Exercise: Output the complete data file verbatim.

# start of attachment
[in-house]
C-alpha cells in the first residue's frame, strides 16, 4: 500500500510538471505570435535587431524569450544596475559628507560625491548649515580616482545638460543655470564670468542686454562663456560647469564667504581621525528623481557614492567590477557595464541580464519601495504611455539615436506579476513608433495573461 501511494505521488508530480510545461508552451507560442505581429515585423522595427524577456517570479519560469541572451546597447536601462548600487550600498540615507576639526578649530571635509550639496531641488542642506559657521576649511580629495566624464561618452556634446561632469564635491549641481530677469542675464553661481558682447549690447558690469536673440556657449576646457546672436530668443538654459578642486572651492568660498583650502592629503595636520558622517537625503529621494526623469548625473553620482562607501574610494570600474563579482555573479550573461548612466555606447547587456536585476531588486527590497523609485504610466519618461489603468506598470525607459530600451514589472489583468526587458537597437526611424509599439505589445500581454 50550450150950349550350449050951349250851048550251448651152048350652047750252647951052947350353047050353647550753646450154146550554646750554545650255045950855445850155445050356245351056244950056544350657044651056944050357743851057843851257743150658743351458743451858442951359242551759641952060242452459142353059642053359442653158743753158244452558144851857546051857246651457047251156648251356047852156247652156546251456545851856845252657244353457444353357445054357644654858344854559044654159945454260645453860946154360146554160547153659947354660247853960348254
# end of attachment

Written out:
[in-house]
C-alpha cells in the first residue's frame, strides 16, 4: 500500500510538471505570435535587431524569450544596475559628507560625491548649515580616482545638460543655470564670468542686454562663456560647469564667504581621525528623481557614492567590477557595464541580464519601495504611455539615436506579476513608433495573461 501511494505521488508530480510545461508552451507560442505581429515585423522595427524577456517570479519560469541572451546597447536601462548600487550600498540615507576639526578649530571635509550639496531641488542642506559657521576649511580629495566624464561618452556634446561632469564635491549641481530677469542675464553661481558682447549690447558690469536673440556657449576646457546672436530668443538654459578642486572651492568660498583650502592629503595636520558622517537625503529621494526623469548625473553620482562607501574610494570600474563579482555573479550573461548612466555606447547587456536585476531588486527590497523609485504610466519618461489603468506598470525607459530600451514589472489583468526587458537597437526611424509599439505589445500581454 50550450150950349550350449050951349250851048550251448651152048350652047750252647951052947350353047050353647550753646450154146550554646750554545650255045950855445850155445050356245351056244950056544350657044651056944050357743851057843851257743150658743351458743451858442951359242551759641952060242452459142353059642053359442653158743753158244452558144851857546051857246651457047251156648251356047852156247652156546251456545851856845252657244353457444353357445054357644654858344854559044654159945454260645453860946154360146554160547153659947354660247853960348254